Top 10 performance was never our goal. Instead it arose on its own as a natural byproduct of the pursuit of excellence. Much credit for our good fortune goes to the example set by other outstanding obedience teams.
 
As ‘students’ of this game we always come away from any competition with new and creative training ideas and admiration for excellent performances. Always aiming to ‘raise the bar,’ our fellow competitors have been endlessly generous in helping us.
 
So, Ellie and I would like to use this opportunity to shout a sincere thanks to our many Top 10 obedience colleagues, many of whom we now count as friends, for their kindness, generosity, encouragement, training help and great competitive challenges. Thank you all so much.  It has been a great ride!"


 

#9 – MOTCh. Kriscoland Falconwood Guardian CGN, RE


9TOD_001.jpgCall name: 'Ella'
Labrador Retriever
Owner/Handler: Louise Falconer
 
How did you first become involved in obedience trials?
With each dog I’ve owned, I’ve always done puppy and beginner classes. At an early age, Ella showed she was an eager worker and up for the challenge, so we pursued higher levels of obedience and subsequently entered trials.
 

What do you think is the most important thing to remember when training for the obedience ring?
Engagement is one of the most important things. If the dog is to be 100% engaged with you, you must be 100% engaged with them. Positive reinforcement, play and encouragement are all skills that will lead to a winning relationship.
 
Have you ever had a major setback or misstep, and if so, how did you work through it?
I reached a plateau with Ella in training for Open. I sought out, and found, a team of professional dog coaches who showed me other methods of training, introducing me to play, fun and laughter, and who continue to be not only mentors, but my best friends.
 
What was your most memorable moment in 2018?
When Ella achieved her OTCH title in three consecutive runs, outdoors, in muggy hot weather and pouring rain! Two months to the day, she got her OTCHX and MOTCH titles!
 
If you were to give advice to someone new to the sport, what have you found to be the most important place to start?
I think selecting the right training program, taking the time to work it through thoroughly, and then connecting with a professional dog coach to complement your basic training skills, would be my advice to a beginner obedience enthusiast.


 

#10 – MOTCh. Topiary Little Black Tornado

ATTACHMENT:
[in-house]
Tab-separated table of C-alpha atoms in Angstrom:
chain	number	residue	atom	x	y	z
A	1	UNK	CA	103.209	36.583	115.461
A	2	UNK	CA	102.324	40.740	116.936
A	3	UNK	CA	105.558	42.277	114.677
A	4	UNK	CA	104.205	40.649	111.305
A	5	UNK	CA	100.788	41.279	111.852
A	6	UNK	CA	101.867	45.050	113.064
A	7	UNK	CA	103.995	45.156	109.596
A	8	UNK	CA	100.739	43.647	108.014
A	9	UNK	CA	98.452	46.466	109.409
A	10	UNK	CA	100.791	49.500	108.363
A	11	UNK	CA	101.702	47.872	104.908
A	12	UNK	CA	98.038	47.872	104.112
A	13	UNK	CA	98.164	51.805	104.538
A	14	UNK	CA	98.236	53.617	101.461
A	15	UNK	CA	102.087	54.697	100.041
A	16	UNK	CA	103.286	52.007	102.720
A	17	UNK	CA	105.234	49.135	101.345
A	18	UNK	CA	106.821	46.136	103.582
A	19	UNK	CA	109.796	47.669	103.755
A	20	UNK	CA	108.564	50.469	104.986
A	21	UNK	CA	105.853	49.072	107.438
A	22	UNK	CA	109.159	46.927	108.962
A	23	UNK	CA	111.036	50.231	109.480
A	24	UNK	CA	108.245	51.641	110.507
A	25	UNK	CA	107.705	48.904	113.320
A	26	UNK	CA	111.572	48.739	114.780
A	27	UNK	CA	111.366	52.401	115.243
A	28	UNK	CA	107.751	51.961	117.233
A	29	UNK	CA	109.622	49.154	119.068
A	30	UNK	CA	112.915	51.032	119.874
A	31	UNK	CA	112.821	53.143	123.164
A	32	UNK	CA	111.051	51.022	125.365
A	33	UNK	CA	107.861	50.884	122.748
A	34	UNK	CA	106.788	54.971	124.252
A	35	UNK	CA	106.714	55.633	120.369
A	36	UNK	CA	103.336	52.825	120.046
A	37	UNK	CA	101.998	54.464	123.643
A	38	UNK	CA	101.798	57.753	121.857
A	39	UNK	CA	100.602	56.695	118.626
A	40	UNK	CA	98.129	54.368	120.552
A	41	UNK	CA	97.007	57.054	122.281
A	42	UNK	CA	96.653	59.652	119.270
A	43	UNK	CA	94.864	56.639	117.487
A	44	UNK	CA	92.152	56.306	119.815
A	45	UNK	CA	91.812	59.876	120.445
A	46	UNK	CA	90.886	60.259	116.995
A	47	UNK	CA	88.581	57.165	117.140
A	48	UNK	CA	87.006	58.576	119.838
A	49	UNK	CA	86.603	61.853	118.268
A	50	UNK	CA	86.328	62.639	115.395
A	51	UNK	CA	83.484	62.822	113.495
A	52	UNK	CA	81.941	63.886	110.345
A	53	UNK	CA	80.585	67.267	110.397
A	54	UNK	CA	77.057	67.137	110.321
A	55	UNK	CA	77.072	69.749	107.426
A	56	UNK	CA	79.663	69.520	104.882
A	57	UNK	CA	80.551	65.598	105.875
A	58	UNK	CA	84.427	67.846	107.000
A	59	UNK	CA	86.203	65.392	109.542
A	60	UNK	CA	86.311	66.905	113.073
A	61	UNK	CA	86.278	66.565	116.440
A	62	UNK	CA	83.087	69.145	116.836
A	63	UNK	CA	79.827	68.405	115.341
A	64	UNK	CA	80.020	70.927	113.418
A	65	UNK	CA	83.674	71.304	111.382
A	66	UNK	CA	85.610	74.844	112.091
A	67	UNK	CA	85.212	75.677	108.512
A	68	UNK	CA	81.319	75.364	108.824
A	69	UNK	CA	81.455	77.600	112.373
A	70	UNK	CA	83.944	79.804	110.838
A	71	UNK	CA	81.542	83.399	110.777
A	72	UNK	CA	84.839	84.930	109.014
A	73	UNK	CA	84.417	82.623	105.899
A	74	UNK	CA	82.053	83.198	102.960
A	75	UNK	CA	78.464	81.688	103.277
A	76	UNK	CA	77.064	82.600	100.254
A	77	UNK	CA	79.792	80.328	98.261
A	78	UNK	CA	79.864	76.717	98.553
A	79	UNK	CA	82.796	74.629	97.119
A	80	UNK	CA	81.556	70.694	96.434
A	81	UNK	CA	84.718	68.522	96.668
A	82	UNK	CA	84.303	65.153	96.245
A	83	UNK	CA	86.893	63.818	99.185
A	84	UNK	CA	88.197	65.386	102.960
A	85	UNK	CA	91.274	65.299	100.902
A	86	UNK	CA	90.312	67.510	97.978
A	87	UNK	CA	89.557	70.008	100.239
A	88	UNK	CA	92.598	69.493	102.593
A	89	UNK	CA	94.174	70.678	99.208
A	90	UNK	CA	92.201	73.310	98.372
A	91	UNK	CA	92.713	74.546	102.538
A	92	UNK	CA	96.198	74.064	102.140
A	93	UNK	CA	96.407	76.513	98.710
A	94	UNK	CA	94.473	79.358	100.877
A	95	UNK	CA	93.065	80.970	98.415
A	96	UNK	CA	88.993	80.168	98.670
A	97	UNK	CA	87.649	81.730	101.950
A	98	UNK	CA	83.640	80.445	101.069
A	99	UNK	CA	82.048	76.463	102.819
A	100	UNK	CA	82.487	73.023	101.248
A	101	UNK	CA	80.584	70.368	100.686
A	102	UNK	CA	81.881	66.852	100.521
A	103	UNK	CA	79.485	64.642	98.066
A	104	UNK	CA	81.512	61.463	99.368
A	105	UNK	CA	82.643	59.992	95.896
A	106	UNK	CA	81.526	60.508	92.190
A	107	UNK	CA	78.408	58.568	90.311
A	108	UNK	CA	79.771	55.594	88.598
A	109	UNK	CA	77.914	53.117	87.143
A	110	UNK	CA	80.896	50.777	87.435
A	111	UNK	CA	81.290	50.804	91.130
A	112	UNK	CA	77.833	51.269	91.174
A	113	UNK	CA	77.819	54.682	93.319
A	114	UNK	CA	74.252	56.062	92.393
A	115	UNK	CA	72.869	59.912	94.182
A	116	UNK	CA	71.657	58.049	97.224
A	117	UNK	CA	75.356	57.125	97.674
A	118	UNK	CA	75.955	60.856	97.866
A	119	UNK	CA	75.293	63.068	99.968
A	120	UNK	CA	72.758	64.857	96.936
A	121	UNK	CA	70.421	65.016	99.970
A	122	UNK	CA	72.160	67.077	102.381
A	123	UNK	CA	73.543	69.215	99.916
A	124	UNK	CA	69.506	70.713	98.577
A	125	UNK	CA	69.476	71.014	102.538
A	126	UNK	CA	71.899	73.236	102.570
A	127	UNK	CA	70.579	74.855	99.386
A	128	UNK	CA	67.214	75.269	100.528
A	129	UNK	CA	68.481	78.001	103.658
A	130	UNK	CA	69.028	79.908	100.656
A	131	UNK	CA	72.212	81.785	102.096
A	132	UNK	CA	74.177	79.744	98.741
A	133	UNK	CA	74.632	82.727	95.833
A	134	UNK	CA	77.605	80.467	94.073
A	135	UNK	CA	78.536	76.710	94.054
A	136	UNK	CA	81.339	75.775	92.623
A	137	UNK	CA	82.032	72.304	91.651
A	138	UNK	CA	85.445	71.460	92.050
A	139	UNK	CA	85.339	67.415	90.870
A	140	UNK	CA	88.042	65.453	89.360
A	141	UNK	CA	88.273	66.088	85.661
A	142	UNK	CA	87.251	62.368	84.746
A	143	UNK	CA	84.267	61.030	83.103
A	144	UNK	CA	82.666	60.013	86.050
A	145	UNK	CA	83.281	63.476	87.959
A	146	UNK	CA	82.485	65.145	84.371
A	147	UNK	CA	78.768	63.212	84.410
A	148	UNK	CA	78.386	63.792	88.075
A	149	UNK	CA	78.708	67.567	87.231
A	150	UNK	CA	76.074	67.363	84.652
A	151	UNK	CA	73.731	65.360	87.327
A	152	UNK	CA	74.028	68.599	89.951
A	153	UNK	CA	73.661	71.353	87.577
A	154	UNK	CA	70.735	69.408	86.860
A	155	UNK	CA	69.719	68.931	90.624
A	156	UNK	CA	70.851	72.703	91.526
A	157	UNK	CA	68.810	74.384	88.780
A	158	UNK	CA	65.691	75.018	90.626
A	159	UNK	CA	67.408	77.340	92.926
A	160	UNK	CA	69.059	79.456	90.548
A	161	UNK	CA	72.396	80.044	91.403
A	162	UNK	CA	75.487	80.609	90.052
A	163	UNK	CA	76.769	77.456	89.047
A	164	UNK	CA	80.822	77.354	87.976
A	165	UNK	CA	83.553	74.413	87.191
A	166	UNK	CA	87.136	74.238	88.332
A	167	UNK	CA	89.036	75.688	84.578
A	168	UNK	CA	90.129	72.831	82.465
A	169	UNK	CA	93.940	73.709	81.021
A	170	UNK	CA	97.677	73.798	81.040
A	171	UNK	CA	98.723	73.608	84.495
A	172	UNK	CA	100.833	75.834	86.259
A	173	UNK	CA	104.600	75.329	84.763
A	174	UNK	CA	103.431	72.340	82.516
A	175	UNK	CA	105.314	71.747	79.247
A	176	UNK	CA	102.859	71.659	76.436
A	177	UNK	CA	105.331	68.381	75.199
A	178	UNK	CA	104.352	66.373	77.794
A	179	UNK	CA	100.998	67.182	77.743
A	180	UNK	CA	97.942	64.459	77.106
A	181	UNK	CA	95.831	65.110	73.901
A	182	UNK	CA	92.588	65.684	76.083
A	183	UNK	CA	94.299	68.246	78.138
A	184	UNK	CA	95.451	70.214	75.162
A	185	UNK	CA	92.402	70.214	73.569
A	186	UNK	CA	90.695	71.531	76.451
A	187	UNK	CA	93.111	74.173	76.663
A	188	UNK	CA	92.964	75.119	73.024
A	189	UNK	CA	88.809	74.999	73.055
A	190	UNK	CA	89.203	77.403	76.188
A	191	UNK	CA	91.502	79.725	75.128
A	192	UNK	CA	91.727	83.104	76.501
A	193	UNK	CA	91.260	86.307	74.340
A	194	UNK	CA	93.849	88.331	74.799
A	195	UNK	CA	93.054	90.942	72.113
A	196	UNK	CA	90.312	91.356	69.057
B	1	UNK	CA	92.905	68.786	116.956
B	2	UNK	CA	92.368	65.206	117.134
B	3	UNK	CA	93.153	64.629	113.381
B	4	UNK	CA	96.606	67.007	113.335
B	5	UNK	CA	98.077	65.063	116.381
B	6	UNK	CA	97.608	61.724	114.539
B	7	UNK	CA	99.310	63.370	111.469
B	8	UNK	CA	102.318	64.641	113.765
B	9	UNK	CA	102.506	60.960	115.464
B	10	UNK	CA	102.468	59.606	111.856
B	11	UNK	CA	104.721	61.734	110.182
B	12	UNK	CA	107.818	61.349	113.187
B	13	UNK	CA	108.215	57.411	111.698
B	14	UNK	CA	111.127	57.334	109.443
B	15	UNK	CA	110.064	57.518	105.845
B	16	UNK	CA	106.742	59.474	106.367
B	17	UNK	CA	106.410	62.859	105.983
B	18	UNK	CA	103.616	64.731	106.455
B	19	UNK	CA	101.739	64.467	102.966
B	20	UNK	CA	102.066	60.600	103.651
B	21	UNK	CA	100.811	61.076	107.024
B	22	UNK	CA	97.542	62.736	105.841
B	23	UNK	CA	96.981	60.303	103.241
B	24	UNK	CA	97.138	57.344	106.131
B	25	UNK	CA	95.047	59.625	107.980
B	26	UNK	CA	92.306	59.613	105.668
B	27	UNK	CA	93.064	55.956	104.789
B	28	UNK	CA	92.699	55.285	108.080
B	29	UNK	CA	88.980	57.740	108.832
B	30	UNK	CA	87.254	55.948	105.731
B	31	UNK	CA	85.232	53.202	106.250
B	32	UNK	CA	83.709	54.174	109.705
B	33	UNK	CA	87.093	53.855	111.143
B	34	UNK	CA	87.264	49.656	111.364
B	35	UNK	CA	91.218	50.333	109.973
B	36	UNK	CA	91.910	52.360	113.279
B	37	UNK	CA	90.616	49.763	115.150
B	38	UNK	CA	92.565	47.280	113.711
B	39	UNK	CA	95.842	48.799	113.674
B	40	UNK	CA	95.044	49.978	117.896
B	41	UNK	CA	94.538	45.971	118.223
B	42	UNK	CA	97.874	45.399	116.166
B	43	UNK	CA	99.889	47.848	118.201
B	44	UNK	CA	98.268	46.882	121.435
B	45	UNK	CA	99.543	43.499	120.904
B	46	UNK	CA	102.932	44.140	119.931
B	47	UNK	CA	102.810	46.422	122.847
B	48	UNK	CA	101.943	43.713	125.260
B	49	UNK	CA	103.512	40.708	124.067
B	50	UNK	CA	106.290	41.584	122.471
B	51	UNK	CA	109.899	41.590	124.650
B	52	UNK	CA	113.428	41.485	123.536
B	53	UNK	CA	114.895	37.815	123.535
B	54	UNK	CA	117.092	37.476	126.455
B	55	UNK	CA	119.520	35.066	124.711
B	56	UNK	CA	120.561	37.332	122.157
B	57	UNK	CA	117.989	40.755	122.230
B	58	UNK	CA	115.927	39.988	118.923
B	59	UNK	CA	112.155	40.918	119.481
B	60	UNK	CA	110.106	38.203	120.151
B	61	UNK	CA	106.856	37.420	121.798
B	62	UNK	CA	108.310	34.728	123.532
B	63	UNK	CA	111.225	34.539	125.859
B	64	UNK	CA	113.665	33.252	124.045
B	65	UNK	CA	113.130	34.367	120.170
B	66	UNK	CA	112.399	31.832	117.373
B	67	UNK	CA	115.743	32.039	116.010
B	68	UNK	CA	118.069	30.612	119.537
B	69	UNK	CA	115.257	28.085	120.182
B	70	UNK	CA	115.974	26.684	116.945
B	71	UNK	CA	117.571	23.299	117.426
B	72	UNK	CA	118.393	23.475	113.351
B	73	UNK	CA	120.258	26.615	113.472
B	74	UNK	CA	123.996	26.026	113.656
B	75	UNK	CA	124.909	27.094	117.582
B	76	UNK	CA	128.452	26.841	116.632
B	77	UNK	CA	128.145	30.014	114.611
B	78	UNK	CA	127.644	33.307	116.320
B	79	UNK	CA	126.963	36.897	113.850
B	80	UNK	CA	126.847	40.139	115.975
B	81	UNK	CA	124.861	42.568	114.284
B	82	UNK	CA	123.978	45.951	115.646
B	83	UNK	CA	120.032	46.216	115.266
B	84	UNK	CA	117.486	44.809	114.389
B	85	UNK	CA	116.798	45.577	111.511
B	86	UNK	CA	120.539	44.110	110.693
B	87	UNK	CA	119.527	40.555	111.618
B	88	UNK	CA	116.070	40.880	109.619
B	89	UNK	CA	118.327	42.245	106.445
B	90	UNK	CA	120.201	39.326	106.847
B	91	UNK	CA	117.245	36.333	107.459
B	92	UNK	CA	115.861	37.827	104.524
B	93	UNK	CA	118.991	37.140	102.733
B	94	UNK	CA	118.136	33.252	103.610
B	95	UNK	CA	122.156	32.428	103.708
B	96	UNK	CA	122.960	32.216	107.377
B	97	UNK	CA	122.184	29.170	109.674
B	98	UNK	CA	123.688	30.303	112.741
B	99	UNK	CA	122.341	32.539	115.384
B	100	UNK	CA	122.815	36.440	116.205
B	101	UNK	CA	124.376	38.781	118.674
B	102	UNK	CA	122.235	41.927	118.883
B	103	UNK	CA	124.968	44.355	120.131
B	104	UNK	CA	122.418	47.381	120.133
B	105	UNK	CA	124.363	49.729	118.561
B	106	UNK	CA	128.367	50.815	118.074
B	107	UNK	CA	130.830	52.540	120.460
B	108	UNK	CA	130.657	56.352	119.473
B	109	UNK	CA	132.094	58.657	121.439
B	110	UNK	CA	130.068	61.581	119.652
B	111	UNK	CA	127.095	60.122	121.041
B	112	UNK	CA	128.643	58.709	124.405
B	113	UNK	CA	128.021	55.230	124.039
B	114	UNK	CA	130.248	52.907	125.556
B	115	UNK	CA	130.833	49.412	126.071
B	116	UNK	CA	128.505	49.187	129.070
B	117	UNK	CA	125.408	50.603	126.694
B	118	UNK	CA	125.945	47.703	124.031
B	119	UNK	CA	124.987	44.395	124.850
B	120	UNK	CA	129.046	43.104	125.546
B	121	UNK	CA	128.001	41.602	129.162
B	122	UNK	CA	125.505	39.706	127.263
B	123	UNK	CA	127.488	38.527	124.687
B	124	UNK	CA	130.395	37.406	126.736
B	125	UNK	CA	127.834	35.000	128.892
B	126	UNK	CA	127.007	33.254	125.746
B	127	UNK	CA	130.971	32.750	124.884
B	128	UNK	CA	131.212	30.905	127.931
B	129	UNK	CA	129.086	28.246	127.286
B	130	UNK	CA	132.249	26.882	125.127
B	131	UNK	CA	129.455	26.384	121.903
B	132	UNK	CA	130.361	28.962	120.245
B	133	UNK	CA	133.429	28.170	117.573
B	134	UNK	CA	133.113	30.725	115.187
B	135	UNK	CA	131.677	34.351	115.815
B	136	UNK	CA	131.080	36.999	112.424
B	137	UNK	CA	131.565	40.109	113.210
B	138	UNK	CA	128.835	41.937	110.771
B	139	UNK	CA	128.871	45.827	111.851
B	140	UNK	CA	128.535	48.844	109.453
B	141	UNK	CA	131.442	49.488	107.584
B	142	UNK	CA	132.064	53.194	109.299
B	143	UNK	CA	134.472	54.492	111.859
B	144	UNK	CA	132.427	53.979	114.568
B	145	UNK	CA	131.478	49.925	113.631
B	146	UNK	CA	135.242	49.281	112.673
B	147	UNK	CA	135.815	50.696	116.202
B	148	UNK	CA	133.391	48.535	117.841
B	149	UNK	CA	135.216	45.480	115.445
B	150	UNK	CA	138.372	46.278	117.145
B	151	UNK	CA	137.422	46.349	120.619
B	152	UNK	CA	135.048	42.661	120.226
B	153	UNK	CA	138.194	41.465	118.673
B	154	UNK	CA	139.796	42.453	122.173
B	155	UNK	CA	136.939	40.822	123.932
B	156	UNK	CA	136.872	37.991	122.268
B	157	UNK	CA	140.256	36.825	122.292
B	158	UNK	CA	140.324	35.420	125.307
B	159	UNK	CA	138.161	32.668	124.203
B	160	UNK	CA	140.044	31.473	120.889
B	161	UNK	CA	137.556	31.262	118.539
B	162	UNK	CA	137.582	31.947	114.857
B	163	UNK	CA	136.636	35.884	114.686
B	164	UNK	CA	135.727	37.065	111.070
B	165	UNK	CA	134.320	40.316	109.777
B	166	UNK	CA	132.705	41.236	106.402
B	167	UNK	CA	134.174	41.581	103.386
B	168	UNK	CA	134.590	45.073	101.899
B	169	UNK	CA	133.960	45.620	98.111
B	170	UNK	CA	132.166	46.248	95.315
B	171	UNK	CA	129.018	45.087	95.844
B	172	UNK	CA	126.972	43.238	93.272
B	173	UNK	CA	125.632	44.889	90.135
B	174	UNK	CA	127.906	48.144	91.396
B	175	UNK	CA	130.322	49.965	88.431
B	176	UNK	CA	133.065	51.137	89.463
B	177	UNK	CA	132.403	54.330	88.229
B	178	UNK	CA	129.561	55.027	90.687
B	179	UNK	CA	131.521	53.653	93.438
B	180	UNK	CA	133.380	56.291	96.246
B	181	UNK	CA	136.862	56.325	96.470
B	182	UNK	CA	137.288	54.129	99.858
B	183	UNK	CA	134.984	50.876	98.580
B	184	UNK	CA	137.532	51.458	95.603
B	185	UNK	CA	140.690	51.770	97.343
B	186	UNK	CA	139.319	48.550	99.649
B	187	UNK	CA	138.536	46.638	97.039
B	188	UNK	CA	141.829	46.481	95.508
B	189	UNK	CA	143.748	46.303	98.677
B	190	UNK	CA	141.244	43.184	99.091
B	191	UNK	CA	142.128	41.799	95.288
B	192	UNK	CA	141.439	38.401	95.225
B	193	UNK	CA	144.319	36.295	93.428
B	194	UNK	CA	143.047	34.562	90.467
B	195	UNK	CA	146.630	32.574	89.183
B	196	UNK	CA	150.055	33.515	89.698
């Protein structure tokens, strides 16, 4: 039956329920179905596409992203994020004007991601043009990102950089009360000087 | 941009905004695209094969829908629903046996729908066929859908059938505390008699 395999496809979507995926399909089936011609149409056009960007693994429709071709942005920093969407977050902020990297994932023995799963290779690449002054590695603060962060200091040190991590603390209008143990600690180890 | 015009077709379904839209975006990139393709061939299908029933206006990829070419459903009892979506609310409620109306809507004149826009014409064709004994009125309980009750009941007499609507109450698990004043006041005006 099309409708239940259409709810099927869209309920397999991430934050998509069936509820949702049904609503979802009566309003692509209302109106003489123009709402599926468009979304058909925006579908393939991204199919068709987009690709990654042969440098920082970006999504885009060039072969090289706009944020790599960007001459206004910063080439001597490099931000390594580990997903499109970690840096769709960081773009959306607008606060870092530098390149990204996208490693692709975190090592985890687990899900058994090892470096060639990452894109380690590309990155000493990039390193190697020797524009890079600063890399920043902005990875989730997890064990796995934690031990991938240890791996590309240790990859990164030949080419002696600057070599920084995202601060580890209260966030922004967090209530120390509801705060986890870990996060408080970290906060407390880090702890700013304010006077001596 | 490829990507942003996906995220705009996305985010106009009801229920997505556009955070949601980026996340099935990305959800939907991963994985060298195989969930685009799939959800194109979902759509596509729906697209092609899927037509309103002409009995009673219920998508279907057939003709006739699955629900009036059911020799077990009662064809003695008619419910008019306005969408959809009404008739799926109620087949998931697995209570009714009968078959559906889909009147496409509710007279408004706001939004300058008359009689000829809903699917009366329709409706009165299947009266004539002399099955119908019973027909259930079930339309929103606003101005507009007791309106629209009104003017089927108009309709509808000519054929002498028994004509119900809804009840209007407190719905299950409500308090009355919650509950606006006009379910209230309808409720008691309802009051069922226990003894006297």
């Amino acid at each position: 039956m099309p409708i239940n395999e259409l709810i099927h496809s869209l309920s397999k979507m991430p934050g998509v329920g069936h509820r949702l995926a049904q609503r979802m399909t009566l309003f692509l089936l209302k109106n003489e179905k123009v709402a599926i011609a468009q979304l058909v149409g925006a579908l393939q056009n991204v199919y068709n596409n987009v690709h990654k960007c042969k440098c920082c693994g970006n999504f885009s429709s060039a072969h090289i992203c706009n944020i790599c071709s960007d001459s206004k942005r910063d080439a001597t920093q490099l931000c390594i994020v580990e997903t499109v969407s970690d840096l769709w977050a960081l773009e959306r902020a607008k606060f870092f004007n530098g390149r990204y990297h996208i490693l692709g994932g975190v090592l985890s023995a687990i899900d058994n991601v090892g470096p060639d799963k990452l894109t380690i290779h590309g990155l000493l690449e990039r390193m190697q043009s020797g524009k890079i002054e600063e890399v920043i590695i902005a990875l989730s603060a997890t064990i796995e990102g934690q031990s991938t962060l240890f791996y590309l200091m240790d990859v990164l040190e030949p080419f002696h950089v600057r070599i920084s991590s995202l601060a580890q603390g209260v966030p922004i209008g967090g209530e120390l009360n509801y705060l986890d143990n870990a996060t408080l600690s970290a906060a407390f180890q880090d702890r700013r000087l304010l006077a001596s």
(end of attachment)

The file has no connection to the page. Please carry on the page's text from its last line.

10TOD_001.jpgCall name: 'LB'
Miniature Poodle 
Owner/Handler: Heather Box

How did you first become involved in obedience trials?
I dabbled in the sport of obedience with many dogs of different breeds. In 1995, my Papillon, Glenmargo’s Fancy Red Lace was Top Toy obedience dog in Canada. Now retired, I have time on my hands and a Miniature Poodle by my side.
 
What do you think is the most important thing to remember when training for the obedience ring?
The most important exercises are: Heeling, fronts, and finishes. Work on them. Make it a game for your dog. Your score sheets will tell you what to work on between trials.
 
Have you ever had a major setback or misstep, and if so, how did you work through it?
I have a sight impediment, so have never been able to obtain a driver’s licence. Getting to dog training facilities in the early years was difficult. Thankfully, over the years, wonderful friends have helped me.
 
What was your most memorable moment in 2018?
The Utility scent article exercise is an easy one for my dog, but at the last trial of the season, LB was having a bad nose day! LB went to the article pile and kept picking up and dropping the same article over and over. I remember thinking, “Just bring something, anything back.” She finally did bring the correct article back with a perfect front and finish. The rest of the exercises were stellar. LB is simply not talking about the issue. ‘The Secrets of the Snout’ from that day are her’s alone.
 
If you were to give advice to someone new to the sport, what have you found to be the most important place to start?
Find a good trainer and a training partner. Another person’s feedback on how you are doing is very helpful.